Edmonton Zoo Masking Complaint Heared in Human Rights Court

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An Alberta woman with a disability who was denied entry to the Edmonton Valley Zoo for failing to wear a mask will hear her complaint before the Alberta Human Rights Court after being initially turned down.

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A woman, identified only by her initials and of unknown age, is dependent on her caregiver and mother, who “because of the restrictions placed on the petitioner because of her mental and physical disability,” represented her. Also acted as. Judgment of August 22nd.

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Commission and Tribunal Director Colin May ruled that her complaint required closer scrutiny.

“While it is clearly important to ensure that public health measures are maintained and public safety is protected, these protections must be balanced with individual rights,” he wrote. increase.

“It is reasonable to believe that petitioners will do their part to support their claims.”

A woman, her caregiver, and her mother were denied entry to the municipal zoo in December 2020. Staff said they hadn’t booked the required time slot.

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In April 2021, the three visited the zoo again, this time booking tickets but again being asked to leave.

The zoo said the mother was abusive to staff and prompted to ban them from entering the zoo and 58 other facilities run by the city for three months.

The mother, who denies abuse, claims she returned to the zoo’s parking lot a few days later, where she was trying to take pictures of other participants entering without masks.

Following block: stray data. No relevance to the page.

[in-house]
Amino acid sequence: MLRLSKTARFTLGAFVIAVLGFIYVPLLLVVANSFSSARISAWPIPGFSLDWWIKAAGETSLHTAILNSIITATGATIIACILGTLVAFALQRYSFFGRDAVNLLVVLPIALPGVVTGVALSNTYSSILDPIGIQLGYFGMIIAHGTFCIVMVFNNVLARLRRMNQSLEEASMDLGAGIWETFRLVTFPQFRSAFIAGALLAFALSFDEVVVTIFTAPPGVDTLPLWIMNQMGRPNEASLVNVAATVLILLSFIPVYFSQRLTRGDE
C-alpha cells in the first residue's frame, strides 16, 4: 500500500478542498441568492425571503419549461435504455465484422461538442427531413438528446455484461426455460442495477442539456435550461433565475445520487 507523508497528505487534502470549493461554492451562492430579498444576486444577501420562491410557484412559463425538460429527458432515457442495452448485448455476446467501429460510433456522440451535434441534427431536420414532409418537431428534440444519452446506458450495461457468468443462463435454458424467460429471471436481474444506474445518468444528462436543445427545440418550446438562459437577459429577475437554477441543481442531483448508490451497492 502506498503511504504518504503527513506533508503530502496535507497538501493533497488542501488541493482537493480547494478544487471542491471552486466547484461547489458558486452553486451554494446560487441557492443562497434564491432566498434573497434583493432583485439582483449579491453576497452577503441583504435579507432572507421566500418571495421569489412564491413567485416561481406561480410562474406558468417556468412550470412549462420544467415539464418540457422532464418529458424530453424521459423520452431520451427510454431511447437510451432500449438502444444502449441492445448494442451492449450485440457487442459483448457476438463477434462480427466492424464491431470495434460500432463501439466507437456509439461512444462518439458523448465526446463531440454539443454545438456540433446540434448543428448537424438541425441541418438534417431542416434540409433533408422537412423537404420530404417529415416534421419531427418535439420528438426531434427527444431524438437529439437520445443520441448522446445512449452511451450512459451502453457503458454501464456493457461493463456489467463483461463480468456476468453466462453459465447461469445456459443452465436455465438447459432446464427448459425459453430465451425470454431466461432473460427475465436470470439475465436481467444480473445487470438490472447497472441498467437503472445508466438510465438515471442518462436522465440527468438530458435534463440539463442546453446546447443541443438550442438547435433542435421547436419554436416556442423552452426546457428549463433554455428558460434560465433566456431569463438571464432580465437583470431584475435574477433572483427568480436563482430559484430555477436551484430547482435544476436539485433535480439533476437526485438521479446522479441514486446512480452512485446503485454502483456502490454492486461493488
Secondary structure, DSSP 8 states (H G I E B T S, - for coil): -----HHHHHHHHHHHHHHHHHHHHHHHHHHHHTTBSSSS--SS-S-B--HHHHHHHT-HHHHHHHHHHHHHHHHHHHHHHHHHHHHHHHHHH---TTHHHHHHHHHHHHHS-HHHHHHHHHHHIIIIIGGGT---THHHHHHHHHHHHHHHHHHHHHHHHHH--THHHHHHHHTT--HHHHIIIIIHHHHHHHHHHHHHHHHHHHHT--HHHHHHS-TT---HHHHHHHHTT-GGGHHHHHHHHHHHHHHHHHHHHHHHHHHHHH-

The zoo said the woman was harassing other guests and fled when approached by staff. The city has since decided to extend her mother’s curfew to her one year.

Later that month, the zoo implemented a new program to allow people with disabilities who cannot wear masks to visit during certain hours, but mothers were not allowed in.

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In her appeal, the mother argued that Alberta’s public health measures had never required her to wear a mask outdoors, and that the zoo had made no effort to address her daughter’s condition.

The zoo responded that it has expanded masking requirements to both indoor and outdoor parts of the facility due to the various “pinch points” where outdoor trails converge.

The ruling said it was unclear whether the outdoor masking rule was a recommendation or an order from the AHS.

The city also argued that its policies at the time were reasonable given the “significant unknowns” at the stage of the ongoing pandemic.

Within the same month as the mother’s complaint in April 2021, she disputed that the zoo had changed its policy “in response to public feedback.”

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“This calls into question the need for policy and its strict interpretation.”

He also said the mother’s ban effectively meant that women could no longer visit zoos.

The complaint will be heard at a later date in a private-member court appointed by the lieutenant governor.

“The purpose of the (Alberta Human Rights) Act is not only to correct individual wrongs made against petitioners,” May wrote.

“But[also]serve an educational and remedial purpose that highlights policies that unduly impede the full participation of citizens with various disabilities in our society.”

twitter @ByMatthewBlack

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Edmonton Zoo Masking Complaint Heared in Human Rights Court

Source link Edmonton Zoo Masking Complaint Heared in Human Rights Court

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